The Second Sunday of Easter is one of relatively few Sundays where the same Gospel reading is specified every year, whether we are in Lectionary year A, B or C. For this reason we hear it more often than most readings and so we know it quite well. It’s all about Doubting Thomas isn’t it? But is that all it is about? Listen again to the opening words of verse 19:
“When it was evening on that day, the first day of the week … …”
Where have we heard reference to the evening of the first day of the week before? Listen to the opening words of the Bible from Genesis 1:
In the beginning, when God created the heavens and the earth, the earth was a formless void and darkness covered the face of the deep, while a wind from God swept over the face of the waters. Then God said, ‘Let there be light’; and there was light. And God saw that the light was good; and God separated the light from the darkness. God called the light Day, and the darkness he called Night. And there was evening and there was morning, the first day.
In Chapter 22 of today’s reading we heard:
‘When he had said this, he breathed on them and said to them, “Receive the Holy Spirit.”’
In Genesis 2 verse 7 we hear how ‘the Lord God formed man from the dust of the ground, and breathed into his nostrils the breath of life’ and in Genesis 3, Adam and Eve ‘heard the sound of the Lord God walking in the garden at the time of the evening breeze.’
These similarities are no accident, for the author of John’s Gospel is very deliberately portraying the resurrection of Jesus as the new creation. This was not the end of God’s work here on earth; it was the beginning – a new beginning, a new creation.
And the purpose of this new creation? We have been talking about it throughout Lent. It was to establish the Kingdom of God. The Kingdom of God, inaugurated by Jesus and continued by … … continued by … … well, continued by whom? That’s a pretty important question, so let’s go back to the text at verse 21:
Jesus said to them again, “Peace be with you. As the Father has sent me, so I send you.”
As the Father has sent me, so I send you. The ‘you’ in this context were the disciples: the ten who were in the room at the time, Thomas who wasn’t, Matthias who replaced Judas Iscariot and, if we accept his claims, Paul, the Apostle to the Gentiles. This verse, so often passed over when eyes and ears are fixed on the story of Thomas, tells us of what is known as The Great Commission of the disciples, and, through them, the church. No wonder the Lectionary ensures that we hear it every year.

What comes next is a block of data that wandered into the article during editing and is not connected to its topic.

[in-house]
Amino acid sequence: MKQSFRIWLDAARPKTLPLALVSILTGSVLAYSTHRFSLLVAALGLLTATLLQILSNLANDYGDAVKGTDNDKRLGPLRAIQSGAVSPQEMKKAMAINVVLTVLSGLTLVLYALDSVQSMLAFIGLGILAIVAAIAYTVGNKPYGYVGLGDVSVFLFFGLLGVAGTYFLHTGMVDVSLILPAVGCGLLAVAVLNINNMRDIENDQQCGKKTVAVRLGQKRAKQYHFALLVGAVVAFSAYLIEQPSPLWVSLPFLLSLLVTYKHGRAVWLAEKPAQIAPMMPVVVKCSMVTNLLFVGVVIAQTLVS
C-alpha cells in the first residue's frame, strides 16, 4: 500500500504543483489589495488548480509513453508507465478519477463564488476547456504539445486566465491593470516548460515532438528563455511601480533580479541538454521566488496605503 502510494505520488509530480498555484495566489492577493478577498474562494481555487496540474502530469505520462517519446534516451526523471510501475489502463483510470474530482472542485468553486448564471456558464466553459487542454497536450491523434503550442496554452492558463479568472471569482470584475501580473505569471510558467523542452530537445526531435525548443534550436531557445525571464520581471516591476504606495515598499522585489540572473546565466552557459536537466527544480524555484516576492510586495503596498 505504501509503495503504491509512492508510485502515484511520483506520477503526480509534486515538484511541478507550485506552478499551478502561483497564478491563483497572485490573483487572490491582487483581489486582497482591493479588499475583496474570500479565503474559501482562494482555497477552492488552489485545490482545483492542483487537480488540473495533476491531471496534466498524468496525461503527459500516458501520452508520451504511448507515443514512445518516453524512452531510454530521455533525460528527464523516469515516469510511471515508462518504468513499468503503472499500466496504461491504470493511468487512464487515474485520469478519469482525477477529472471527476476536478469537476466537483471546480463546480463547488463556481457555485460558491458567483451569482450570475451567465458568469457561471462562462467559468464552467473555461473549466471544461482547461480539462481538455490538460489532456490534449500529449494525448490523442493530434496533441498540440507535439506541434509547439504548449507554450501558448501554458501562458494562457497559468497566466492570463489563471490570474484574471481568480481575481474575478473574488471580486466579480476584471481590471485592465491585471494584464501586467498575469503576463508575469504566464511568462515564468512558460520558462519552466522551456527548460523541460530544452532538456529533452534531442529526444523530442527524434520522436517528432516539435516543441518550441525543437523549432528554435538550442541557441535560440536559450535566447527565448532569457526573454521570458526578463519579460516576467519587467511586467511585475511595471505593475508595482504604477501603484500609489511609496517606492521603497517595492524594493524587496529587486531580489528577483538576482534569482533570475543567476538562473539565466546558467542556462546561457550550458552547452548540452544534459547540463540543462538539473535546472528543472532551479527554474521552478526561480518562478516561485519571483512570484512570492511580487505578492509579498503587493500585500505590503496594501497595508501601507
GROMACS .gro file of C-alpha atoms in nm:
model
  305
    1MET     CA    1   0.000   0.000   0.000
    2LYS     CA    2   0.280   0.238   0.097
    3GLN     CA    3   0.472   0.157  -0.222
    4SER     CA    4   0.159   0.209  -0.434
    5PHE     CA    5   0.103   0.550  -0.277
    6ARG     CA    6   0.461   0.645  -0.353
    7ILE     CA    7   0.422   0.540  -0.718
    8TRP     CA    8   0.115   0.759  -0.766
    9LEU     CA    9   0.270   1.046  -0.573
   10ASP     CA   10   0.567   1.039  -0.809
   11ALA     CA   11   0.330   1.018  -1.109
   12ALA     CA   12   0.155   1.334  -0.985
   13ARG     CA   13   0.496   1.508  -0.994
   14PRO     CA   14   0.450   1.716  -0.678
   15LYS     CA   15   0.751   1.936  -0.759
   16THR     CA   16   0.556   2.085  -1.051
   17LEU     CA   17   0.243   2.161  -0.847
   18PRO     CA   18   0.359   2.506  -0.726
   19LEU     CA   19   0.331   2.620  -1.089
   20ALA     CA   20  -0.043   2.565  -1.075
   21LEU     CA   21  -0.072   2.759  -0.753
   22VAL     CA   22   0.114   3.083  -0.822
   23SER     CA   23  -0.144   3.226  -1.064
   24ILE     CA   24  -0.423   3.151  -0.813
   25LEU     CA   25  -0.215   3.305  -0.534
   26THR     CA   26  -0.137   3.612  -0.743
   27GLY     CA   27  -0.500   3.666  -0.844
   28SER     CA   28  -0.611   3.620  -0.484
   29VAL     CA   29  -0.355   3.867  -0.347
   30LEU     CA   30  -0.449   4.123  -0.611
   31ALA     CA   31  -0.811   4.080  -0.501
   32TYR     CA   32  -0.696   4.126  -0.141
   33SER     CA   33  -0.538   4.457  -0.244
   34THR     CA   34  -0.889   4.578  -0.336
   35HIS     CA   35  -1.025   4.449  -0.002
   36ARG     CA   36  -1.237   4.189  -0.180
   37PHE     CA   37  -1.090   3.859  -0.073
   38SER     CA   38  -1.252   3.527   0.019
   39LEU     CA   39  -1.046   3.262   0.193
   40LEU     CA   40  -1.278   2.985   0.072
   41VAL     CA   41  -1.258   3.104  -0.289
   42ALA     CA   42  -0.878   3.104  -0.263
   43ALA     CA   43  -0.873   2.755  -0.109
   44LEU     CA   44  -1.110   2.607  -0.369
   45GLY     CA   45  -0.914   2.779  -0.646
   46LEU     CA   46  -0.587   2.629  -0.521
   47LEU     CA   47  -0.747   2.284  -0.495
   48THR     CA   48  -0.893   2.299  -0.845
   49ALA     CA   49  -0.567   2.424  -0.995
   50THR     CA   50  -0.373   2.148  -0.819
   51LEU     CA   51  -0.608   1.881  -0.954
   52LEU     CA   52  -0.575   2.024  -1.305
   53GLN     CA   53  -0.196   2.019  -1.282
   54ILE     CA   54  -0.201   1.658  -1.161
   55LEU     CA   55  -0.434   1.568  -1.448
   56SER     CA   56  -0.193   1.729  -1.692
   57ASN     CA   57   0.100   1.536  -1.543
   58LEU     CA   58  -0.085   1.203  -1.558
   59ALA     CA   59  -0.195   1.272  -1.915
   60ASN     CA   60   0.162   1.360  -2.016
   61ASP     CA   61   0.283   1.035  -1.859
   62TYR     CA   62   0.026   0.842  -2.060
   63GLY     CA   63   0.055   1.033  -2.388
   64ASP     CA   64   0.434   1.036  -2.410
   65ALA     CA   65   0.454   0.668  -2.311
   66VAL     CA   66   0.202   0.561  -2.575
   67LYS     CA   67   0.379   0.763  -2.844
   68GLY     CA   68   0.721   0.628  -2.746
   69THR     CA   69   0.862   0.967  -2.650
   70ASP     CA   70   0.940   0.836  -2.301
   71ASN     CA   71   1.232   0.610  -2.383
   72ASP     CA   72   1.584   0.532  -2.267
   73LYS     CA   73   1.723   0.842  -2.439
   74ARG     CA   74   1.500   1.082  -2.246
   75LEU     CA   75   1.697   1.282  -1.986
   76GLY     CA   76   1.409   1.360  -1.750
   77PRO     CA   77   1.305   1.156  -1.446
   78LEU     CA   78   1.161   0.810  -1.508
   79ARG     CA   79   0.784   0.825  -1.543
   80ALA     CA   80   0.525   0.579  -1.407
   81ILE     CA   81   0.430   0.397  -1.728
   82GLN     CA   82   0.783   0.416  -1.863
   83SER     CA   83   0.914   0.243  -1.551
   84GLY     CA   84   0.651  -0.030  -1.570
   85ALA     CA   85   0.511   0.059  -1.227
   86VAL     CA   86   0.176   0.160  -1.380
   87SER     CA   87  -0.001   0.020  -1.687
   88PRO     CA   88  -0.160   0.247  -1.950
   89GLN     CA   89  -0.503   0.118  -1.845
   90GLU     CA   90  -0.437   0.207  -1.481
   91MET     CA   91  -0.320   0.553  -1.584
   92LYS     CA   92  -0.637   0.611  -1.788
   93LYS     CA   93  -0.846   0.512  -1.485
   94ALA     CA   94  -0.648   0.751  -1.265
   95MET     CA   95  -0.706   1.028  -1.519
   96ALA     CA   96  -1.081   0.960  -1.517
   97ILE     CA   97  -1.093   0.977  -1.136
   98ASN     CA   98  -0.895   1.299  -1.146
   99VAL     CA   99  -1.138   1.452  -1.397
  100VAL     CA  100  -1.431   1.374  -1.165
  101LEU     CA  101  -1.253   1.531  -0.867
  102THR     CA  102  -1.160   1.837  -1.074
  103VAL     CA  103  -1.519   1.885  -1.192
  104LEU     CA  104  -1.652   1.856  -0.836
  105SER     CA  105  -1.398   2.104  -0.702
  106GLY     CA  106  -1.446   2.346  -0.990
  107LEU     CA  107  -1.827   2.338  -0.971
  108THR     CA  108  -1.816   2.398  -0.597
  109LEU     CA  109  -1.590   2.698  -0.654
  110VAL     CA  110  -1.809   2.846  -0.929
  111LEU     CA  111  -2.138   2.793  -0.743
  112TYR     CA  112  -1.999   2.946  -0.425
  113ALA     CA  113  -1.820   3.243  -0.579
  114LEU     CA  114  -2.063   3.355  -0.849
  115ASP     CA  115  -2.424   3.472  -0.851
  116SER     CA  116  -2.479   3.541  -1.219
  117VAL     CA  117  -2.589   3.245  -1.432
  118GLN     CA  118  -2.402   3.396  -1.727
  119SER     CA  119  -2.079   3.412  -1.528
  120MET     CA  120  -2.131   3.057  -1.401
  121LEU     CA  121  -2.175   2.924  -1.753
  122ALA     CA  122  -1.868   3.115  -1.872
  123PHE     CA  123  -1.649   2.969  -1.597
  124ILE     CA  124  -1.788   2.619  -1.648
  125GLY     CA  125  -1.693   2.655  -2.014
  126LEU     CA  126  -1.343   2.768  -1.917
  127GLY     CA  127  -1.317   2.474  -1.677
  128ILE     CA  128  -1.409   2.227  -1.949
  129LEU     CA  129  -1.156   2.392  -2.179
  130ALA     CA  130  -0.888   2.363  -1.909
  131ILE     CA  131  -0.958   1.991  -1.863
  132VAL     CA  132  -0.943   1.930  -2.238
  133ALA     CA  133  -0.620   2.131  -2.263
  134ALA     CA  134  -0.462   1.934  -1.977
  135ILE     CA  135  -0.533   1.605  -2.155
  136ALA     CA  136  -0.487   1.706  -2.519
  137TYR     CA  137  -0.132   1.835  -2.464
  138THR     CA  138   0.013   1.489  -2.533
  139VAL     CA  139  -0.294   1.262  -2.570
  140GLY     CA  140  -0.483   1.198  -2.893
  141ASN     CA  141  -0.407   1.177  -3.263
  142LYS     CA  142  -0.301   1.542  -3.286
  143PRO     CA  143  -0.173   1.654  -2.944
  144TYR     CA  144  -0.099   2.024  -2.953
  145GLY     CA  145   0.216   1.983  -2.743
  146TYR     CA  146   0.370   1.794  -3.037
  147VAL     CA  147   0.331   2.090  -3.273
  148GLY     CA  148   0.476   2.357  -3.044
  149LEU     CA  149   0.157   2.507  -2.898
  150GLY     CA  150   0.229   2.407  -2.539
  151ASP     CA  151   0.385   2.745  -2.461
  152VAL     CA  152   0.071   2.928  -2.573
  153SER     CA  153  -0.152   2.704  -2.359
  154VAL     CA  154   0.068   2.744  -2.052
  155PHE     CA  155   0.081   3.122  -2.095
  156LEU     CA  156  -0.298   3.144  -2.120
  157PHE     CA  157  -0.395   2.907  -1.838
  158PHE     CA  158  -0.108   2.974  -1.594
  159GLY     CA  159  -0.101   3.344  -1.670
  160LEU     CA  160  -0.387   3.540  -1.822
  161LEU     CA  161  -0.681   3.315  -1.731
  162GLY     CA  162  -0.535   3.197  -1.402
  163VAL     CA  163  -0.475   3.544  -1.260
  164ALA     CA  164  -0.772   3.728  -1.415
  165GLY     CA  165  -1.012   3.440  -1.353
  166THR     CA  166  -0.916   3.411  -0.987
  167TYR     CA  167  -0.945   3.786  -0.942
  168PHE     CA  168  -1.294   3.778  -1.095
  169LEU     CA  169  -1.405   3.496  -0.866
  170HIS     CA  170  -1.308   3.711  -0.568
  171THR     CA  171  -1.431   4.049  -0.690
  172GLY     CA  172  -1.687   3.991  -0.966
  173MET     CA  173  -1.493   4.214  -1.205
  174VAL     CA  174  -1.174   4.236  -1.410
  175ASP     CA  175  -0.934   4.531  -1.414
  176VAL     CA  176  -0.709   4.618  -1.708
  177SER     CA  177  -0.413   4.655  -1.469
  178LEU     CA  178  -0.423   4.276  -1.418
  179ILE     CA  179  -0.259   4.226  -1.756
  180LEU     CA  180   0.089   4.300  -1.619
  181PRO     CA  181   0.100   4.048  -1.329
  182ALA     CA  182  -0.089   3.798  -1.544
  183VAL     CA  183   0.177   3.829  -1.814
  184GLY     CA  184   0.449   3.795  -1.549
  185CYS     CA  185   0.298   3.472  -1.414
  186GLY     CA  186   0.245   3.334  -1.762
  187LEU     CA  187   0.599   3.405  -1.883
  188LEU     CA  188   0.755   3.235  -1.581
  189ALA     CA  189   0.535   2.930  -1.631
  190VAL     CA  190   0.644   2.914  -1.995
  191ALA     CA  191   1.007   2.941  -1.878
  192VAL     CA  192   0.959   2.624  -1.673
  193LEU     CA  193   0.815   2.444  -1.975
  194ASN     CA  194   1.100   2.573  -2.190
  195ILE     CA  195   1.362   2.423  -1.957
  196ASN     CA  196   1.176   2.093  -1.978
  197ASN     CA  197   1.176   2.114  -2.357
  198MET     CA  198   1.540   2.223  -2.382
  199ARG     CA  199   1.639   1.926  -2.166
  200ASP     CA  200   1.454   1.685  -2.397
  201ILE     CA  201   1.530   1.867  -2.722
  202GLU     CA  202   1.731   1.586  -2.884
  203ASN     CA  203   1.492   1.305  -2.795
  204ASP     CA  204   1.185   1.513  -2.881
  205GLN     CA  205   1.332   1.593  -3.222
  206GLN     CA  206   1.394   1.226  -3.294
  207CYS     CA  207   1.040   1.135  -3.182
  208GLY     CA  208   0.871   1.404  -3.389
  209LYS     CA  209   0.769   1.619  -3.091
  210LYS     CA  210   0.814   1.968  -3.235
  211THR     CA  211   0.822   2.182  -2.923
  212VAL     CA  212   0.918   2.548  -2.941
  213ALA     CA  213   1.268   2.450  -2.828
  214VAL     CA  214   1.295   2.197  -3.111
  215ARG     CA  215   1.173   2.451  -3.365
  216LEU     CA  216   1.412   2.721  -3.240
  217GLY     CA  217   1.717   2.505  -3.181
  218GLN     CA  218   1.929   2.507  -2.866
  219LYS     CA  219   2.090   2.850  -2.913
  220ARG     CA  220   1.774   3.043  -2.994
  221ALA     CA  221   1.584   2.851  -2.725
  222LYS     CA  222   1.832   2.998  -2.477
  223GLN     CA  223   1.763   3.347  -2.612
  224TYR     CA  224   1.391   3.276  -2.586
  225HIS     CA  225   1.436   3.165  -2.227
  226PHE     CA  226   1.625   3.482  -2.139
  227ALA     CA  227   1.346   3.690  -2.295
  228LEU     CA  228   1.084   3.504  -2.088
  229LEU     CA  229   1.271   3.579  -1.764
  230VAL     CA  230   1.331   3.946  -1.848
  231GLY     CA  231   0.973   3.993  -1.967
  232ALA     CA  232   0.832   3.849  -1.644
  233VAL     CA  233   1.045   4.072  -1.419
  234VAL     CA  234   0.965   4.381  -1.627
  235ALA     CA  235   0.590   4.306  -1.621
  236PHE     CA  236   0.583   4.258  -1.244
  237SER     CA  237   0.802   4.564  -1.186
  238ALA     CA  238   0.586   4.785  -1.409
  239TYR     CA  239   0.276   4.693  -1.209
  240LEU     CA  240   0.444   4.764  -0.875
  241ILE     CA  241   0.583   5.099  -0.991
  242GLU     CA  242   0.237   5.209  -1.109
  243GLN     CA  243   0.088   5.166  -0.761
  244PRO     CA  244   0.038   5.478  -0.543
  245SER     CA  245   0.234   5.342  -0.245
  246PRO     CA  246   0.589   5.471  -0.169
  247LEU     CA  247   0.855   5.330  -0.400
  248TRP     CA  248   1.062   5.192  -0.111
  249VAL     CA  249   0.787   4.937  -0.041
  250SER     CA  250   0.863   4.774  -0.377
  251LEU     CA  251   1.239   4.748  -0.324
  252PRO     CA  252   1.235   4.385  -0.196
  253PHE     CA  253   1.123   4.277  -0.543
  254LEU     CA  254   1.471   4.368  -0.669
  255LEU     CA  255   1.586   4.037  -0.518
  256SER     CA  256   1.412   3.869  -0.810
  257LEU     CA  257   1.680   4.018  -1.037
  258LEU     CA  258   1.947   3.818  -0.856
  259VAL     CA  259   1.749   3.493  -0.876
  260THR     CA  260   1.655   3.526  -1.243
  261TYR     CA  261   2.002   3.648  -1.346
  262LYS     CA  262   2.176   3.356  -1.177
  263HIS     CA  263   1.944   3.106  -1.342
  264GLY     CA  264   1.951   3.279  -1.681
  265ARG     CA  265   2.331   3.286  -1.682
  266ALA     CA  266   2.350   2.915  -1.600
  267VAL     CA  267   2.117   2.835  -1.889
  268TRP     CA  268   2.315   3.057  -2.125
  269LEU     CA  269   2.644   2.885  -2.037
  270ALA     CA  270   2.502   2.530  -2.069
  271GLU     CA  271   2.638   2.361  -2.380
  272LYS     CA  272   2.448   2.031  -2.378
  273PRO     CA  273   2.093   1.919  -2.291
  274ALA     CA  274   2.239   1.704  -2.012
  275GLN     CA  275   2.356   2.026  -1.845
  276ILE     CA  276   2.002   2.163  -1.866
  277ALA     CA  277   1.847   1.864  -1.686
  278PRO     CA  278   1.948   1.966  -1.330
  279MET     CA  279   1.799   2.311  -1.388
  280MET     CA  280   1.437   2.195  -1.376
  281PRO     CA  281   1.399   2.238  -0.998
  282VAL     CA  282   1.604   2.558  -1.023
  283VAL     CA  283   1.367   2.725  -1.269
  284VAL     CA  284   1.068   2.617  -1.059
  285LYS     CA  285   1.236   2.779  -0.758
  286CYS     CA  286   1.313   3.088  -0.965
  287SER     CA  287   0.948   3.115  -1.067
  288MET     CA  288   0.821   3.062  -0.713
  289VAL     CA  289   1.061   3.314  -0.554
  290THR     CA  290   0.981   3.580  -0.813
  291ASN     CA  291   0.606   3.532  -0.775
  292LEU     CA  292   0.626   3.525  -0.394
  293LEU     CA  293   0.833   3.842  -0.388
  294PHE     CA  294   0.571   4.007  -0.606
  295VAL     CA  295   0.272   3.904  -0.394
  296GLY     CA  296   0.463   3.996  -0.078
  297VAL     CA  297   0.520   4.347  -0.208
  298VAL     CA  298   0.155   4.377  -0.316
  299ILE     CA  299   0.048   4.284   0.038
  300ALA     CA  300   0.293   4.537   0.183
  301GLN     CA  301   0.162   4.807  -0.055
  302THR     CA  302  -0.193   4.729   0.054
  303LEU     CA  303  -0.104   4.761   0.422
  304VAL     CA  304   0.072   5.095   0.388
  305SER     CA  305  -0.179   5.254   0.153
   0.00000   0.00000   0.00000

The Great Commission can be said to mark the point when the disciples became Apostles. The word disciple comes from the Latin discipulus, meaning ‘one who learns by following another’. The word Apostle, by contrast, comes from the Greek apóstolos, meaning ‘one who is sent away to convey a message to others’.
In a few minutes time, whilst saying the Nicene Creed, we shall profess our belief in what are sometimes known as the Four Marks of the Church: one, holy, catholic and apostolic church.
For some Christians, the term apostolic refers to the apostolic succession of Bishops stretching from the Apostles in an unbroken line to the Bishops of today. In the second chapter of Paul’s Second Letter to Timothy, Paul says: “What you have heard from me through many witnesses entrust to faithful people who will be able to teach others as well.” In this verse Paul is referring to the first three generations of the apostolic succession, the first being himself, the second Timothy and the third ‘the faithful people who will be able to teach others as well.’
This very specific view of the term apostolic is rejected by many Protestant denominations that prefer a wider definition of a Church that is built upon the teaching of the Apostles. It is an interesting, but sometimes contentious debate. Should you ever find yourself at an Ecumenical Meeting, it would be better to avoid the word apostolic in the same way as you would be well advised to avoid bringing up the subject of Europe at a meeting of the local Conservative Association.
So, going back to my question about whose job it is to continue the work of building the Kingdom of God, does this idea of apostolic succession lay the whole burden on the Bishops and let us off the hook? Not a bit of it. Admittedly, today’s account of the Great Commission from John gives little detail of what the Apostles were to do other than to forgive (or not forgive) sins, but the account in Matthew tells us rather more:
Now the eleven disciples went to Galilee, to the mountain to which Jesus had directed them. When they saw him, they worshipped him; but some doubted. And Jesus came and said to them, ‘All authority in heaven and on earth has been given to me.
Go therefore and make disciples of all nations, baptizing them in the name of the Father and of the Son and of the Holy Spirit, and teaching them to obey everything that I have commanded you. And remember, I am with you always, to the end of the age.’
“Go therefore and make disciples of all nations … teaching them to obey everything that I have commanded you.” That makes it pretty clear what our role is doesn’t it? To become disciples of Jesus and to obey everything that he commanded.
Just as the disciples graduated to become Apostles, or teachers, so we have become the disciples; the learners; the followers of Jesus. Our role in building the Kingdom of God is to be obedient to the word of God, just as Jesus was throughout his life here on earth, even to death on the cross. Often it will be hard and often we shall fail, but Jesus understood that. That is why he assured us: “Remember, I am with you always, to the end of the age.” That is the reality, the comfort and the joy of the resurrection that we shall celebrate throughout this Easter period.